What follows may be called an over-the-shoulder peep at the saga of the misadventures of the powers-that-be following the erstwhile invasion of Iraq and the events that unfolded as a consequence.
Hindsight is at best a painful experience. This is particularly true if one were to look back at some of the events in recent history. Nevertheless, look back only to keep the memory green and/or to learn from past experience. In this context, casting a discerning eye at the Iraq adventure may be in order.
If one were to single out one element emerging from that rather ungainly campaign, one could perhaps point the finger at the re-hatching of the phrase ‘friendly fire’. As one recalls, the Western visual media had made such extensive and unbridled use of this phrase in that infamous era of ‘embedded journalism’ that it leads one to wonder how they would have coped if, say, a censor restriction of sorts had been placed on its use.
Those who had followed the course of the invasion of Iraq will undoubtedly recall that the first British casualties in Iraq occurred, thanks to the ‘friendly fire’ of their American comrades-in-arms.
Now, it may be argued that there is nothing very extraordinary about this occurrence and that such things do occur in the course of battles in a war of this nature in which the coalition air force and armour happened to be virtually piled up one on top of the other much like a haystack! What did emerge as bizarre, though, was the way US TV anchors and their ‘embedded’ henchmen kept plugging it in, hour after agonising hour.
The matter was verified and re-verified from every conceivable source and the issue thrashed out so thoroughly that not even a semblance of doubt remained about the fact that the servicemen in question had not fallen in legitimate combat, but were rather cut down by ‘friendly fire’.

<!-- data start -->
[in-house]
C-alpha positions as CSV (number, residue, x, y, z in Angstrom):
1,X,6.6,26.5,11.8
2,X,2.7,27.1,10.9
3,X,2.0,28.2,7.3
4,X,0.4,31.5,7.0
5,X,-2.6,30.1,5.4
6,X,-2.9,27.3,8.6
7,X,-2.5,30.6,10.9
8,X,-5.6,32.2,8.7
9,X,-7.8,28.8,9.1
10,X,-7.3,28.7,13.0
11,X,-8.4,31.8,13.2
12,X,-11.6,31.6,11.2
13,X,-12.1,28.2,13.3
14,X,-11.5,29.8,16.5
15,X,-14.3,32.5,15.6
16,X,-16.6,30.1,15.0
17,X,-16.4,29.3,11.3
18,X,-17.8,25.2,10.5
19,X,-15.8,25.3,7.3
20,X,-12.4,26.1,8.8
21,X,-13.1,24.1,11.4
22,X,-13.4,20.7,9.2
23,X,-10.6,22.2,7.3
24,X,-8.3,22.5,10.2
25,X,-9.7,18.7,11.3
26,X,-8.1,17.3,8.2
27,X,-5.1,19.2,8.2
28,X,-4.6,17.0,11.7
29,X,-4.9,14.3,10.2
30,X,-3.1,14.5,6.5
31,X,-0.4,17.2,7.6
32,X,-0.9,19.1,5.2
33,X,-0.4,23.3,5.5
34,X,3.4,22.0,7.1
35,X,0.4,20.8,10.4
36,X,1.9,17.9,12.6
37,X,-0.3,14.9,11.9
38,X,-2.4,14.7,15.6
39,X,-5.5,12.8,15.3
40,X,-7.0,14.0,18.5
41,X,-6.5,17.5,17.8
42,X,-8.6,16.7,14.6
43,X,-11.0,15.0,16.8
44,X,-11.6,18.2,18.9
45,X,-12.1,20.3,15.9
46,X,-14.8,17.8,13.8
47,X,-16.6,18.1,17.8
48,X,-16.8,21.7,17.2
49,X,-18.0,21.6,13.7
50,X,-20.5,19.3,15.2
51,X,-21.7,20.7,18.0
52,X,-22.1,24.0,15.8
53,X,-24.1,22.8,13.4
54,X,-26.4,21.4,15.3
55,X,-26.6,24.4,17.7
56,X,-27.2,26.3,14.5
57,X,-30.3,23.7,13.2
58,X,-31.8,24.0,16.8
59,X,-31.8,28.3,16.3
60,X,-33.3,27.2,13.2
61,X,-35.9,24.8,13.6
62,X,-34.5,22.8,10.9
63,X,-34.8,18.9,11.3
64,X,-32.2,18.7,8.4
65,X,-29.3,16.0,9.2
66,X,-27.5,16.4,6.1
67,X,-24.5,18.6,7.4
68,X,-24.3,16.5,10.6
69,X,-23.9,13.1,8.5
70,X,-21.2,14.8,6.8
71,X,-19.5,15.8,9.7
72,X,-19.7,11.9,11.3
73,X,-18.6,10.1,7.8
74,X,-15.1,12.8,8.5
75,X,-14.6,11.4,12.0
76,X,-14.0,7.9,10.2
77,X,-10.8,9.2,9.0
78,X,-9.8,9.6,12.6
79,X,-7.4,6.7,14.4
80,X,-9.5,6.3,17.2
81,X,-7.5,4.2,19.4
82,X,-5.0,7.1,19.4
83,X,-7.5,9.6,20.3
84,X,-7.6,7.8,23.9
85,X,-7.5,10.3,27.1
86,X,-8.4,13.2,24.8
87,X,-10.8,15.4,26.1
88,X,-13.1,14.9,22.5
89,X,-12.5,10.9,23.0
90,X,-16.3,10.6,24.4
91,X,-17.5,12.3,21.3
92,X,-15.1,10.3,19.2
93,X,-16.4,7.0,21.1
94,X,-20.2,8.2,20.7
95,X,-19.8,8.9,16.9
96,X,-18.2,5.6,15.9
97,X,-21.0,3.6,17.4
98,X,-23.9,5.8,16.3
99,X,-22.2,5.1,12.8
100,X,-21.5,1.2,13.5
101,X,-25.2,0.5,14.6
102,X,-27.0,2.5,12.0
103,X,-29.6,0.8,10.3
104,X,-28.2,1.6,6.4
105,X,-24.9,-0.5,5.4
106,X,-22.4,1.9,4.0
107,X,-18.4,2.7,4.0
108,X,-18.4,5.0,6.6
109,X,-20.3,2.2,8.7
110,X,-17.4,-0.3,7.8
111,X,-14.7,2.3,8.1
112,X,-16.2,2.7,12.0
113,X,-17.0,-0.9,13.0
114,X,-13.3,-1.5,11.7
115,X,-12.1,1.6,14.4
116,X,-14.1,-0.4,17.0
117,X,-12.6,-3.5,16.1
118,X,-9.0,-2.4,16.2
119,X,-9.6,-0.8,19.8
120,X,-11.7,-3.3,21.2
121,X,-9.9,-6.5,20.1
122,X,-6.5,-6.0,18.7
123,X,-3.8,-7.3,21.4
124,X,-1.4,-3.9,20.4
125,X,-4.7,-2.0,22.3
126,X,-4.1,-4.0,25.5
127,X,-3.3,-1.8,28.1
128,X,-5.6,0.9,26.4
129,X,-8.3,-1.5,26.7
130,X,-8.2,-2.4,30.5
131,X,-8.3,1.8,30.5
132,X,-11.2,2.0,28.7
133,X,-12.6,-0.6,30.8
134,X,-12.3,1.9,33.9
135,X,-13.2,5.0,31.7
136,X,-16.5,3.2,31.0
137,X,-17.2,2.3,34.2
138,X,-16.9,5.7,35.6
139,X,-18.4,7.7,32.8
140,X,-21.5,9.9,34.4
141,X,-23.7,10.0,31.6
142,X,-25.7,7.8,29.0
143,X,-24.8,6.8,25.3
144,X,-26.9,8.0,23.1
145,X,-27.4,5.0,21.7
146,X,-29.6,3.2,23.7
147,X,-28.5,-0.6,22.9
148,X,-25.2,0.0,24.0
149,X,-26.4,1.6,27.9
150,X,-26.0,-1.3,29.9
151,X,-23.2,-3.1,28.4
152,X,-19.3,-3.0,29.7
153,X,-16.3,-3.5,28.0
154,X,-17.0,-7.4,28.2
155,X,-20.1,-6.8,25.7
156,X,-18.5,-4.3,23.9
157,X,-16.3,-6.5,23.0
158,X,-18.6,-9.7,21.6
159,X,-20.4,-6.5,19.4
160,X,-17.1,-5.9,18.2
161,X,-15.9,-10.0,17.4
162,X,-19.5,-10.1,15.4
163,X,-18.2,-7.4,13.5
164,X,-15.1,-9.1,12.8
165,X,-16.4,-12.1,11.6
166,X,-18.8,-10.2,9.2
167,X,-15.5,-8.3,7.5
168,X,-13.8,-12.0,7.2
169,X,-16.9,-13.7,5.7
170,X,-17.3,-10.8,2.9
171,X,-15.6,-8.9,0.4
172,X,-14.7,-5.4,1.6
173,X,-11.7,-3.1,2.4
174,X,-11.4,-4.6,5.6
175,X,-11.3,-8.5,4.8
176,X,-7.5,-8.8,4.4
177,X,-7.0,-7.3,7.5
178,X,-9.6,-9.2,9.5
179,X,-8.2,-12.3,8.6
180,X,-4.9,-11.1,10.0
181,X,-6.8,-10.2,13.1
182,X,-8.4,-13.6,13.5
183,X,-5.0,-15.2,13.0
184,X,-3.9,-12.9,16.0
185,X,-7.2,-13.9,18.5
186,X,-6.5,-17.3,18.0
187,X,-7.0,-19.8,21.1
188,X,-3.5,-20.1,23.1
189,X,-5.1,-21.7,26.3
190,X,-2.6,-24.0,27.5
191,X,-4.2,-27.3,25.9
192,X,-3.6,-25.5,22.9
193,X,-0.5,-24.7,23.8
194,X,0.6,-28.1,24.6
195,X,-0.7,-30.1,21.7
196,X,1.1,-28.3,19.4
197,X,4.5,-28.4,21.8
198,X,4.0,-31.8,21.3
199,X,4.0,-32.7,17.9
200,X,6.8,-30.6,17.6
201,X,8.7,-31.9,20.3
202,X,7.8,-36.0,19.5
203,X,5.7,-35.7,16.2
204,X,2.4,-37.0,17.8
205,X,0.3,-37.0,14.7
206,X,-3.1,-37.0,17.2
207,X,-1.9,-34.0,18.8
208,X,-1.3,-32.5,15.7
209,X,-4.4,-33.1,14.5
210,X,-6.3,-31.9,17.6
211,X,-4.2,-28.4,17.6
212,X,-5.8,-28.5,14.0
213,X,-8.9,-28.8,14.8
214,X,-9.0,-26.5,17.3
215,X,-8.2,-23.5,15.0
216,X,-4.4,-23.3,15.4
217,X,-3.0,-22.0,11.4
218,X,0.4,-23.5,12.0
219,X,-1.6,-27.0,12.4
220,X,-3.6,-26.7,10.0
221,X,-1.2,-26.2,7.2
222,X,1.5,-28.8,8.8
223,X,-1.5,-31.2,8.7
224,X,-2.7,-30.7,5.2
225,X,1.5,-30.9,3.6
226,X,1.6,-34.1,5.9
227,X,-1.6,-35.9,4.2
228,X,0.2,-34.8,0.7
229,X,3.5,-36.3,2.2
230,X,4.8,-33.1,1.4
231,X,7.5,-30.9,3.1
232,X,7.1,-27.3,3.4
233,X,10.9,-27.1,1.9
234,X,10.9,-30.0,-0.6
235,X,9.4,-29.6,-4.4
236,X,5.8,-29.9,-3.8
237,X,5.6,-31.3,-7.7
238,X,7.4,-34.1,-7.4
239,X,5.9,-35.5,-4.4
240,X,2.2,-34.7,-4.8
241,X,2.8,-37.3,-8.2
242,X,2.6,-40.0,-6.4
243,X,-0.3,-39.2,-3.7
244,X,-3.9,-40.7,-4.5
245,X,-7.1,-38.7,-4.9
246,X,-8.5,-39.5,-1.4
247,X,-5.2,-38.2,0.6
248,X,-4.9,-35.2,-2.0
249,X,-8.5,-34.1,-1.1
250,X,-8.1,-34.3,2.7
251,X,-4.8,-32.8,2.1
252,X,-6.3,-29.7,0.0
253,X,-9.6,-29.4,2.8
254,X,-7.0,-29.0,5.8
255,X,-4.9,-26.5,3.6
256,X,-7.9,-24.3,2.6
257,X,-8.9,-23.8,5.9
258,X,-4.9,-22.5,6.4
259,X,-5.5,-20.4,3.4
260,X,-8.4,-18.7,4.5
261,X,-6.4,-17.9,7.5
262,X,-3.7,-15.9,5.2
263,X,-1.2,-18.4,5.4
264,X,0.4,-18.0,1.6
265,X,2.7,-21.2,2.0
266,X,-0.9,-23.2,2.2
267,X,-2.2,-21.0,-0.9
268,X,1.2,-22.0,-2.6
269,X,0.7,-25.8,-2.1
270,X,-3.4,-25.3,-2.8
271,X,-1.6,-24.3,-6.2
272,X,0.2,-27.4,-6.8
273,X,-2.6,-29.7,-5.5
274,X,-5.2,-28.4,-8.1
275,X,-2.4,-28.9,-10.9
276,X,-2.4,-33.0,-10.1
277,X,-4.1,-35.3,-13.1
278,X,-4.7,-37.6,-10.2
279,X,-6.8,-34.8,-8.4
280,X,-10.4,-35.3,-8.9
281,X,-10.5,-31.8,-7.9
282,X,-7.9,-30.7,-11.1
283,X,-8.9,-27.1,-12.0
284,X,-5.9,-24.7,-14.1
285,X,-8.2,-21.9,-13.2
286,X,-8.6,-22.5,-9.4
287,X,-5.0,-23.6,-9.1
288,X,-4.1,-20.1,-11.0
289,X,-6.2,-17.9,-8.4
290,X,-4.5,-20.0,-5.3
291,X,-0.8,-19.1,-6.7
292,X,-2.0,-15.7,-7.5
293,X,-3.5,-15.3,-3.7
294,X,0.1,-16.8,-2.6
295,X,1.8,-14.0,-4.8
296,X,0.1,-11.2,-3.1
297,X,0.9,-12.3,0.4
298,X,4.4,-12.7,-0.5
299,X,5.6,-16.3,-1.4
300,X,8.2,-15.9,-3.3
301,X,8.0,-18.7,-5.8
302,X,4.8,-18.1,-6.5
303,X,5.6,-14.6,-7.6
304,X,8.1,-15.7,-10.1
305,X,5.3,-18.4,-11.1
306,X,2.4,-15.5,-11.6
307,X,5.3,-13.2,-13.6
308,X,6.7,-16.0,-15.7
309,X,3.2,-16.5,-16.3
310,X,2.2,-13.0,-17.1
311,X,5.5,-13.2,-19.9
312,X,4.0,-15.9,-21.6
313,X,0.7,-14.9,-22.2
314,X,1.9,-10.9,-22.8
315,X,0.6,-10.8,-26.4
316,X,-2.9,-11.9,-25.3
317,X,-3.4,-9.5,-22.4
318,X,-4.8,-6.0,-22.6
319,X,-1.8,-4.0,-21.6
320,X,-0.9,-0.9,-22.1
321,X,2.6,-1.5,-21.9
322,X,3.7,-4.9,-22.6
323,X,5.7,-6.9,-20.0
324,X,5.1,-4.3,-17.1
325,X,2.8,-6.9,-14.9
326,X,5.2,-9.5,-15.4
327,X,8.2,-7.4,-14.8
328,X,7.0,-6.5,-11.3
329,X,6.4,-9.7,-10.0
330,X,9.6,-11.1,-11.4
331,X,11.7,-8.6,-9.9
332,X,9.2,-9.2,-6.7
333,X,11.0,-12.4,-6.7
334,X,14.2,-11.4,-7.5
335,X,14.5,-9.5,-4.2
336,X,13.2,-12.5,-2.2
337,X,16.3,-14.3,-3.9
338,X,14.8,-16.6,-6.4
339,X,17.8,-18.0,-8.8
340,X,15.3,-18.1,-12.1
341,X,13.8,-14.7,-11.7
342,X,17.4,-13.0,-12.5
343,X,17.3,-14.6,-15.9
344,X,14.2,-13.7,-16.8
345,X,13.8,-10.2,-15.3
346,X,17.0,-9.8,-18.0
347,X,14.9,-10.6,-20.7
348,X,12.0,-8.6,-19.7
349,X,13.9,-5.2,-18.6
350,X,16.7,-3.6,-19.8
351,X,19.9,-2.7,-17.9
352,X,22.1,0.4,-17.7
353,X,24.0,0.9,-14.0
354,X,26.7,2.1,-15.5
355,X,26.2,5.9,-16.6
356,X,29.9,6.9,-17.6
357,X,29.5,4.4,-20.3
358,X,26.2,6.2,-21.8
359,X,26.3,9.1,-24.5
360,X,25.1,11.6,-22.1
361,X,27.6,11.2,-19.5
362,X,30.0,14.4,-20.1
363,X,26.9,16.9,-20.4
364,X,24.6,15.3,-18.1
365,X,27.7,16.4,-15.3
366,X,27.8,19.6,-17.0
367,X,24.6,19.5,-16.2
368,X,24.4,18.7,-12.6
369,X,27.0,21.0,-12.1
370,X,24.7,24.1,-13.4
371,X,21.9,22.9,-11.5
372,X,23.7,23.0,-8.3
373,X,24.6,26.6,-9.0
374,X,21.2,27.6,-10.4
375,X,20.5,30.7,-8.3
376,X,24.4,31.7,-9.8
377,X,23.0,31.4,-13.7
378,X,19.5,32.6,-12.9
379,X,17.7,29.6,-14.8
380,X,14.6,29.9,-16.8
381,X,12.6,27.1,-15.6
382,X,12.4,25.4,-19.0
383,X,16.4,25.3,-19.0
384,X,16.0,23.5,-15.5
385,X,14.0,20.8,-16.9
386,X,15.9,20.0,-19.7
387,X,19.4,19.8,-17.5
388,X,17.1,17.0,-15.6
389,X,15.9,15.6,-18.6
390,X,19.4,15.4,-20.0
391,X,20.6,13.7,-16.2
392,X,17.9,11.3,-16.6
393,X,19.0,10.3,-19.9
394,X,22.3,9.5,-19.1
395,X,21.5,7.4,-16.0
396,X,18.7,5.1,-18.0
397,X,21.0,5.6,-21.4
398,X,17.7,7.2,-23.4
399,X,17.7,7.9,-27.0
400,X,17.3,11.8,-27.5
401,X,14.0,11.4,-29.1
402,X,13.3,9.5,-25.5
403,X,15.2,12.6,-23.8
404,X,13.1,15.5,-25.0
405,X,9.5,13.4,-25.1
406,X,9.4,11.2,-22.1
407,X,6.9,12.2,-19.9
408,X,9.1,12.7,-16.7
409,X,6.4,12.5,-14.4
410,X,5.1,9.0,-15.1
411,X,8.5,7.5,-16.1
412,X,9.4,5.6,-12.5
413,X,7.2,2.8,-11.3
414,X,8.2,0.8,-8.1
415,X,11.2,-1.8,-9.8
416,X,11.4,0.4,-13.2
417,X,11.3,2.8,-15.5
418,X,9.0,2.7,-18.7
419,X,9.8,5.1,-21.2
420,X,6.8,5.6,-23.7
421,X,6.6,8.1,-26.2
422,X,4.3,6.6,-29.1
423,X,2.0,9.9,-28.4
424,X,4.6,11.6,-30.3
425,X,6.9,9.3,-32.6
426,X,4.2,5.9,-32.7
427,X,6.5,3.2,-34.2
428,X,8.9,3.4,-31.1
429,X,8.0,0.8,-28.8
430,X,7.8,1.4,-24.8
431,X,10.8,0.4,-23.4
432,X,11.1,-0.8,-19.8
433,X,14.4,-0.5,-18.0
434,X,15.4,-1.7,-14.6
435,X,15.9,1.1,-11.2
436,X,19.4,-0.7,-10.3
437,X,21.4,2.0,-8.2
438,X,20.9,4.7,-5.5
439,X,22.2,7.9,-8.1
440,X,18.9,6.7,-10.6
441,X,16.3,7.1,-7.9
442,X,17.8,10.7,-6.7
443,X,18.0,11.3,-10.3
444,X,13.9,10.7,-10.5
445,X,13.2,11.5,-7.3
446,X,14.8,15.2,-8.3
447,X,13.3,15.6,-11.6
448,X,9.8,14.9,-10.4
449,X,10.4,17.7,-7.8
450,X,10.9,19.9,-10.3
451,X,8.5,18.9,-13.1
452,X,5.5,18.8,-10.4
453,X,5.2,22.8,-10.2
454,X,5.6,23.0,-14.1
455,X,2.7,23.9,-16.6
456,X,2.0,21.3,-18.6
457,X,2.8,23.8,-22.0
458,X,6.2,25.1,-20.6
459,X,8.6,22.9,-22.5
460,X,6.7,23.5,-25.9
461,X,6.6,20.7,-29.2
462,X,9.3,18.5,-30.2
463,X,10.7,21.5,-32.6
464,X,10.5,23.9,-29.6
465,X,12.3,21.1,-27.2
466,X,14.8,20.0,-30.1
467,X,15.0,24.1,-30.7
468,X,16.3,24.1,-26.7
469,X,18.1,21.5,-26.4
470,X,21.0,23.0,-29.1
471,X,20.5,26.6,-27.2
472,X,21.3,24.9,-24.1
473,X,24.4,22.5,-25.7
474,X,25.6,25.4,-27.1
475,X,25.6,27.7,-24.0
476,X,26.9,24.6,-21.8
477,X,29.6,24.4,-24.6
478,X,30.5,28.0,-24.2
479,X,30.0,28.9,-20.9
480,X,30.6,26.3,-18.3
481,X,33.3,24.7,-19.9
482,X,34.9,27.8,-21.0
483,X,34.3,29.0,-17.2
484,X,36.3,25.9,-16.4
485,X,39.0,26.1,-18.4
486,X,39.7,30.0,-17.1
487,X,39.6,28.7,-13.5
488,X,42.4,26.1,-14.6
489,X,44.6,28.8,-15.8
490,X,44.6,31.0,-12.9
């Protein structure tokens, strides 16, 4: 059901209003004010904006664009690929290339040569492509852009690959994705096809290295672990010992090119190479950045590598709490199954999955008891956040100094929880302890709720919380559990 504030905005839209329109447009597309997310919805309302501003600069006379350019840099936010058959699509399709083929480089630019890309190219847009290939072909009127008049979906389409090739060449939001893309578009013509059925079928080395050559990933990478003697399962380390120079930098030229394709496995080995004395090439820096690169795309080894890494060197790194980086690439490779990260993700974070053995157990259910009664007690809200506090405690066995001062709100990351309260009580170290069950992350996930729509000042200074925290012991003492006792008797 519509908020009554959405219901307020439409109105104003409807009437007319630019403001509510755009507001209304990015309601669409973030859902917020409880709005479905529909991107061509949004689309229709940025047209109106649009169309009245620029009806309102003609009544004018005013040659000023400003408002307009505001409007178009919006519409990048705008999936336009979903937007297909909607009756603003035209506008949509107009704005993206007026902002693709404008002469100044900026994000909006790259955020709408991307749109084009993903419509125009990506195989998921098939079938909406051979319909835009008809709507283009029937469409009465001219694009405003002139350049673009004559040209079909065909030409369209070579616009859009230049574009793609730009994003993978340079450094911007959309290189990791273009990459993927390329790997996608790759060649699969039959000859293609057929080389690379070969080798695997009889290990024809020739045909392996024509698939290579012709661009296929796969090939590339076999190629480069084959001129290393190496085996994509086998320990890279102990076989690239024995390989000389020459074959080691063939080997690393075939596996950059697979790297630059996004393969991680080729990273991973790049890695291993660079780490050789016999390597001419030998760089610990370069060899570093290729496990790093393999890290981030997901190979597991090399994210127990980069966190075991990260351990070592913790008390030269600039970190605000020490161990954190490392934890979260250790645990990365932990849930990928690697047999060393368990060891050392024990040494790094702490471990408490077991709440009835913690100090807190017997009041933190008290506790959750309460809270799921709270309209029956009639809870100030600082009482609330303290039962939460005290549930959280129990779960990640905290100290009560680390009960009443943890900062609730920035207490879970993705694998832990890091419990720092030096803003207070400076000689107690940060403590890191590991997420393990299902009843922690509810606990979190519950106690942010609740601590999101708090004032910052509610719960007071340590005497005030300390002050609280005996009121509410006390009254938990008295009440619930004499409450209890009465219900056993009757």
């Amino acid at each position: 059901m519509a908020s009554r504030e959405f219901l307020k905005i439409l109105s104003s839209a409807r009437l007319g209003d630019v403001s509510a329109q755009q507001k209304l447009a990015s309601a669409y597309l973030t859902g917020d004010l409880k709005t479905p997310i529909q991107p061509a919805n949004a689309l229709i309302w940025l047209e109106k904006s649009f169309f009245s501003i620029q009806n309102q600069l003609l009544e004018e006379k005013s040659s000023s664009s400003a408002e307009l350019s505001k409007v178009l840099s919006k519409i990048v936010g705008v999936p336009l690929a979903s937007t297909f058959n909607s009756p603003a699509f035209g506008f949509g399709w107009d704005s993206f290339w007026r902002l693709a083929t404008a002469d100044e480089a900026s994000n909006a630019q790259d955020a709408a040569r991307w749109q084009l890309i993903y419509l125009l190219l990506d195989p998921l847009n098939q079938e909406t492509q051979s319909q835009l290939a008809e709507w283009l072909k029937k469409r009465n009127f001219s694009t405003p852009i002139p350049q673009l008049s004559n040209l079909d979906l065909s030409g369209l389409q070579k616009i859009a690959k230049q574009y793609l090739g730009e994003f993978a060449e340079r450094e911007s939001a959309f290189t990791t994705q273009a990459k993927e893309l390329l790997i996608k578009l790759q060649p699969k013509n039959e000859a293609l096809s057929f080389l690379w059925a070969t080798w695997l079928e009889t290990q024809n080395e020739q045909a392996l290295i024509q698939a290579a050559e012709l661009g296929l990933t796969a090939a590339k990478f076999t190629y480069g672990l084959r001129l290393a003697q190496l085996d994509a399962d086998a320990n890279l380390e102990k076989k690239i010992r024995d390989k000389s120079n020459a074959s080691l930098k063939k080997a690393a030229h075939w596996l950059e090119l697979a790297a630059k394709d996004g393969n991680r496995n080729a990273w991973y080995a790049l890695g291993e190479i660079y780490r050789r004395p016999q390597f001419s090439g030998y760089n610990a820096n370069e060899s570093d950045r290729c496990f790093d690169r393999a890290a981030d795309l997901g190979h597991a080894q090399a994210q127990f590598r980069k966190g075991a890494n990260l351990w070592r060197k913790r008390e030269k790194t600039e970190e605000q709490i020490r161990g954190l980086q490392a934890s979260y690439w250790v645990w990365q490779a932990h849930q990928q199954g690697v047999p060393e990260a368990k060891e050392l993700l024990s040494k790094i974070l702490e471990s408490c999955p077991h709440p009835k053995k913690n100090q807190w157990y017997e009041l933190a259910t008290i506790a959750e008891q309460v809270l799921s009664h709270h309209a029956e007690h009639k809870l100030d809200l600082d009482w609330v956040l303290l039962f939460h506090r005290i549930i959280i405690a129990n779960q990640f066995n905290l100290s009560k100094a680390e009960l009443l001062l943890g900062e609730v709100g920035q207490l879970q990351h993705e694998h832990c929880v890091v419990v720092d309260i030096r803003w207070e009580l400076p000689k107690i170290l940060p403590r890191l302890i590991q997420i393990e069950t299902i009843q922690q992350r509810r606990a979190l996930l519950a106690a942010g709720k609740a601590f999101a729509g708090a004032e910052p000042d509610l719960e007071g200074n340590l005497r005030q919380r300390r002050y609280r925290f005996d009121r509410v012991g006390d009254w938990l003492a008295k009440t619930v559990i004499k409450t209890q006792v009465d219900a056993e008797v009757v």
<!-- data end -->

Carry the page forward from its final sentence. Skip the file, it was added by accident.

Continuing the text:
By the end of a very trying day, the long suffering captive viewers were left in no doubt whatsoever that the wretched individuals — who had left their homes and hearths to fight what they had been led to believe was a monstrous enemy — had, in deed, been instead sacrificed at the altar of Anglo-American friendship, so to speak.
To move on, the Iraq campaign was destined to run its course without the discovery of the Weapons of Mass Destruction that were touted to be the raison d’etre of the invasion in the first place. When the umpteenth attempt at producing the ‘smoking gun’ appeared to have boomeranged, the US commanders admitted this fact in ordering their forces to shed their protective gear. The already bewildered world was left to draw its own conclusions.
The American media, and elements of the British media too — aided and abetted by highly paid spin-doctors — had worked overtime to defuse the issue. Editorial comment of the time was aimed at obfuscating the issue by throwing up such bizarre and unlikely possibilities as the possible transfer of the dreaded WMDs to neighbouring states ‘amid throngs of refugees crossing the border’.
Now that one looks back, the coalition leaders did owe it to the world to come clean about the lack of veracity of their claims. Even though they may have managed to get away with the declaration of a ‘brilliant victory’ on the battlefield, moral victory was destined to elude them unless and until they exorcised the ghost of what appeared to have been mere ‘Weapons of Mass Deception’.
While on this subject, one may perhaps append the remark that the only person to have come out of the sordid Iraq business without egg on his face was the UN weapons inspector, Hans Blix. One had had the pleasure of working side by side with Mr Blix in the late 1970s when the two of us were representing our respective countries in the UN Committee for Disarmament in Geneva.
Another authority on disarmament then there was the outstanding Nobel laureate, Garcia Robles. We, incidentally, had a rollicking time taking head-on the representatives of the nuclear weapon states on the hot subject of the elusive universal nuclear disarmament, but that, as they say, is another story!
Published in The Express Tribune, March 18th, 2019.